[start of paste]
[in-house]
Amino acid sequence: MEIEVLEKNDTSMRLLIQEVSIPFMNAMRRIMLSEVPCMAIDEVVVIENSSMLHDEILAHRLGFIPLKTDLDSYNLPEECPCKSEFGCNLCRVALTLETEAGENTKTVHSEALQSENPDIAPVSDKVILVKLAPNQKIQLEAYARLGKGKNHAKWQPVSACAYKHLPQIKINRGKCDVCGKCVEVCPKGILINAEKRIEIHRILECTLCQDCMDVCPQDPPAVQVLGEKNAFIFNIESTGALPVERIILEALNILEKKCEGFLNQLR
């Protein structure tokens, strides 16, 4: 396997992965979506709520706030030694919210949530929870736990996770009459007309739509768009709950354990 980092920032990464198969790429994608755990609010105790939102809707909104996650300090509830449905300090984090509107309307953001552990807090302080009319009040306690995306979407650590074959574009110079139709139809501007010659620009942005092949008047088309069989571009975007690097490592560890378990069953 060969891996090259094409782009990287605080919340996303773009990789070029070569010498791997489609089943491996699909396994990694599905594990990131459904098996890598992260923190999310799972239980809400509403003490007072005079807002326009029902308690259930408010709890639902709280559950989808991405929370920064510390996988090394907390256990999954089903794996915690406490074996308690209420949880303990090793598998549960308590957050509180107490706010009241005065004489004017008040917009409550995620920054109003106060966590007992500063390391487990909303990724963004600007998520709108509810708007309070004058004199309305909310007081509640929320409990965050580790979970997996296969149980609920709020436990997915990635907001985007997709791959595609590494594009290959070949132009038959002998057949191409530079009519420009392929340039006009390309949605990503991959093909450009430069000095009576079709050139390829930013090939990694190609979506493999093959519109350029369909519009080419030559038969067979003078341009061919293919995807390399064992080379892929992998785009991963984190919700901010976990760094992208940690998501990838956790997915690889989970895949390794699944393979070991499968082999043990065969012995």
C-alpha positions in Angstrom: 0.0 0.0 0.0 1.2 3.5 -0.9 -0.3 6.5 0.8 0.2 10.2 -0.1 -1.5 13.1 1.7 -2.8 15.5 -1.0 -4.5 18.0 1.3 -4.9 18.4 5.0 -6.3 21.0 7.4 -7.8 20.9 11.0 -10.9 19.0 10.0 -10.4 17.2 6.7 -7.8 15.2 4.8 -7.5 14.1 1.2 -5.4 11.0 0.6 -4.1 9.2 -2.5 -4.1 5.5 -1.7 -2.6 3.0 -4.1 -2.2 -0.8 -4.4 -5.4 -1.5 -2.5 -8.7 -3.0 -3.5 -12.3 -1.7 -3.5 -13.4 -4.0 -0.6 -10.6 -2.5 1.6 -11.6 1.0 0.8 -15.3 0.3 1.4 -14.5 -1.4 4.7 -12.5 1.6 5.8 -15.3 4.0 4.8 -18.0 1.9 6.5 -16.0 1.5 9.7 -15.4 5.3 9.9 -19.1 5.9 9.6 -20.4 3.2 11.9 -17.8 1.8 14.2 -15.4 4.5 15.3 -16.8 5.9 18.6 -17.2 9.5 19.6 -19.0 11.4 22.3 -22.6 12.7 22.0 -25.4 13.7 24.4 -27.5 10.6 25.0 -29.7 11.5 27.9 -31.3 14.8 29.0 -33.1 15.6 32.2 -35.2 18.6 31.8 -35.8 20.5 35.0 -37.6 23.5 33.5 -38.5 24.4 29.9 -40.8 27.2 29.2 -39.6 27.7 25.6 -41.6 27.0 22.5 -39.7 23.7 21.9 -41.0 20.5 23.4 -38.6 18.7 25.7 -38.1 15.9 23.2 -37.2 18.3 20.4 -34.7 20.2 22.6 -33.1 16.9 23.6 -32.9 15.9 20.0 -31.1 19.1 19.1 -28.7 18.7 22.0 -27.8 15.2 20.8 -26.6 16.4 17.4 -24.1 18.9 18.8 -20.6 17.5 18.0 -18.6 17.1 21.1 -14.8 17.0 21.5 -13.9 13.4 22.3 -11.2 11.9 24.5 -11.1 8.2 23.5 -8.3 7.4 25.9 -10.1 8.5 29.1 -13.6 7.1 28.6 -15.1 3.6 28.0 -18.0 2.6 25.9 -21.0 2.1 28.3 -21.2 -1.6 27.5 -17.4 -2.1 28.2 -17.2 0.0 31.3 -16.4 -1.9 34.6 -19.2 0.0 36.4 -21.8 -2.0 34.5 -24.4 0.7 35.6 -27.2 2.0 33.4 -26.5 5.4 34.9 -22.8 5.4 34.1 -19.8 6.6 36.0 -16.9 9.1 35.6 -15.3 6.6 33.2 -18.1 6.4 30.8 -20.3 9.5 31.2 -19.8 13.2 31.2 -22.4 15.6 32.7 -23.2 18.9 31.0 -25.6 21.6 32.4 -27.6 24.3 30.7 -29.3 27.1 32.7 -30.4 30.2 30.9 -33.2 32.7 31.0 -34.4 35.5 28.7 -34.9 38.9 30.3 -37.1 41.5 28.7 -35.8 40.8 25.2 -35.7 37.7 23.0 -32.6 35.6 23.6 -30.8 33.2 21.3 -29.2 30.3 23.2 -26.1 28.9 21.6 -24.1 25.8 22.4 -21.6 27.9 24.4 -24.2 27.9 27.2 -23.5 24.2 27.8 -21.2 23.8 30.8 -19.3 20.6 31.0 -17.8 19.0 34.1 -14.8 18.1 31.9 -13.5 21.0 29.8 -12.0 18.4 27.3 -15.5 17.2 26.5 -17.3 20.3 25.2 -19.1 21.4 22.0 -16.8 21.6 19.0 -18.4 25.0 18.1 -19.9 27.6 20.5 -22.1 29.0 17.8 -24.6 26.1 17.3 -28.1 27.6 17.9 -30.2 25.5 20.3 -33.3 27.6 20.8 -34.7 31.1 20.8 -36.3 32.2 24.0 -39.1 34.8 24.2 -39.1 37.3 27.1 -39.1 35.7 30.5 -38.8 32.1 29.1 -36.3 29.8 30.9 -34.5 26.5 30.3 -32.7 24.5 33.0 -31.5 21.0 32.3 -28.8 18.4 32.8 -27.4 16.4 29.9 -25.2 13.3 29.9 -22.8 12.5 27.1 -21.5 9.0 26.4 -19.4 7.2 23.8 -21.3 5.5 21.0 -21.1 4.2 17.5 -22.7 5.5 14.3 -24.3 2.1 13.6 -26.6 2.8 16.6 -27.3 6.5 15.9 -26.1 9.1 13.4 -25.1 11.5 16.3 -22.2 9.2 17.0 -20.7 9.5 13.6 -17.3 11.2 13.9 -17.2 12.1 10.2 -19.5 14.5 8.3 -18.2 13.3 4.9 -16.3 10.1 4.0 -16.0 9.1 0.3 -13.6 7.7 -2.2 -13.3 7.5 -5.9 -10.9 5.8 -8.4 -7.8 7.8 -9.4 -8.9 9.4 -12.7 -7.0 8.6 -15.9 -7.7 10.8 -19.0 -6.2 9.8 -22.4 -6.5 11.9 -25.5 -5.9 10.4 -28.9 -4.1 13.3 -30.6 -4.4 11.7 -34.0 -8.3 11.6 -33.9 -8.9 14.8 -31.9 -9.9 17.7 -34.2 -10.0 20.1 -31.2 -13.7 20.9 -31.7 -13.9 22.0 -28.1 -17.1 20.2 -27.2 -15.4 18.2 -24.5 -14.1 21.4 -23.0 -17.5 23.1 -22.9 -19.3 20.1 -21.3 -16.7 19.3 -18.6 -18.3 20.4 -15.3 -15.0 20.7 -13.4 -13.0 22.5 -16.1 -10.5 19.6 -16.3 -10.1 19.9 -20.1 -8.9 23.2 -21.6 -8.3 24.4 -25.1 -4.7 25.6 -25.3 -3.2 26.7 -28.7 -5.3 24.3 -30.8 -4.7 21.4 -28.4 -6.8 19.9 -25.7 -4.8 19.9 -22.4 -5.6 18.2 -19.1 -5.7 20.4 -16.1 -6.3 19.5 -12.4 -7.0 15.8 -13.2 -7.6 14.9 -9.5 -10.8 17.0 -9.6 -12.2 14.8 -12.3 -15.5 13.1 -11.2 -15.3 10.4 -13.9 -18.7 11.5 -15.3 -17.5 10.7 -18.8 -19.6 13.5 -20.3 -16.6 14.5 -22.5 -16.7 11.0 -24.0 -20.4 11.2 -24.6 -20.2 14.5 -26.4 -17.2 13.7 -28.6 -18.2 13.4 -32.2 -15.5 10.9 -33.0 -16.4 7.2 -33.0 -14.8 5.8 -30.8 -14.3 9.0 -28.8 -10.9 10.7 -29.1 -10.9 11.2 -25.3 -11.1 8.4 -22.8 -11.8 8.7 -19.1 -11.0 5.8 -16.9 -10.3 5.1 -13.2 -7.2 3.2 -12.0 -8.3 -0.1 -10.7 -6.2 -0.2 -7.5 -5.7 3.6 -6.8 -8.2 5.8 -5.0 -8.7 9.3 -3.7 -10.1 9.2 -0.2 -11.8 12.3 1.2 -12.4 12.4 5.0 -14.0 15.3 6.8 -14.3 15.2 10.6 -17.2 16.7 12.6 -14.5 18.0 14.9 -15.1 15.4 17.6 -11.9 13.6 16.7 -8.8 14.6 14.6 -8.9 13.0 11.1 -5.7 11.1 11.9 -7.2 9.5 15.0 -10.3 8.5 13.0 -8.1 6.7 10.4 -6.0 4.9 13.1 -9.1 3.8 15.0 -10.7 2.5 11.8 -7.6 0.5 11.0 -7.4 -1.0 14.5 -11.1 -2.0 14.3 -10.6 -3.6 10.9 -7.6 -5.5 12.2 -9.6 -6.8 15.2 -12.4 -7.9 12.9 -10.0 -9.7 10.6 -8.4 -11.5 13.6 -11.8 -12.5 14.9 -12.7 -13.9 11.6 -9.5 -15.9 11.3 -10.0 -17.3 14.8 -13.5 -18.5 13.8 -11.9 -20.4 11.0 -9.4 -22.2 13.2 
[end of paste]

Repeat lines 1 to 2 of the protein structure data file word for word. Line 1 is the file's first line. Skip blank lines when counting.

[in-house]
Amino acid sequence: MEIEVLEKNDTSMRLLIQEVSIPFMNAMRRIMLSEVPCMAIDEVVVIENSSMLHDEILAHRLGFIPLKTDLDSYNLPEECPCKSEFGCNLCRVALTLETEAGENTKTVHSEALQSENPDIAPVSDKVILVKLAPNQKIQLEAYARLGKGKNHAKWQPVSACAYKHLPQIKINRGKCDVCGKCVEVCPKGILINAEKRIEIHRILECTLCQDCMDVCPQDPPAVQVLGEKNAFIFNIESTGALPVERIILEALNILEKKCEGFLNQLR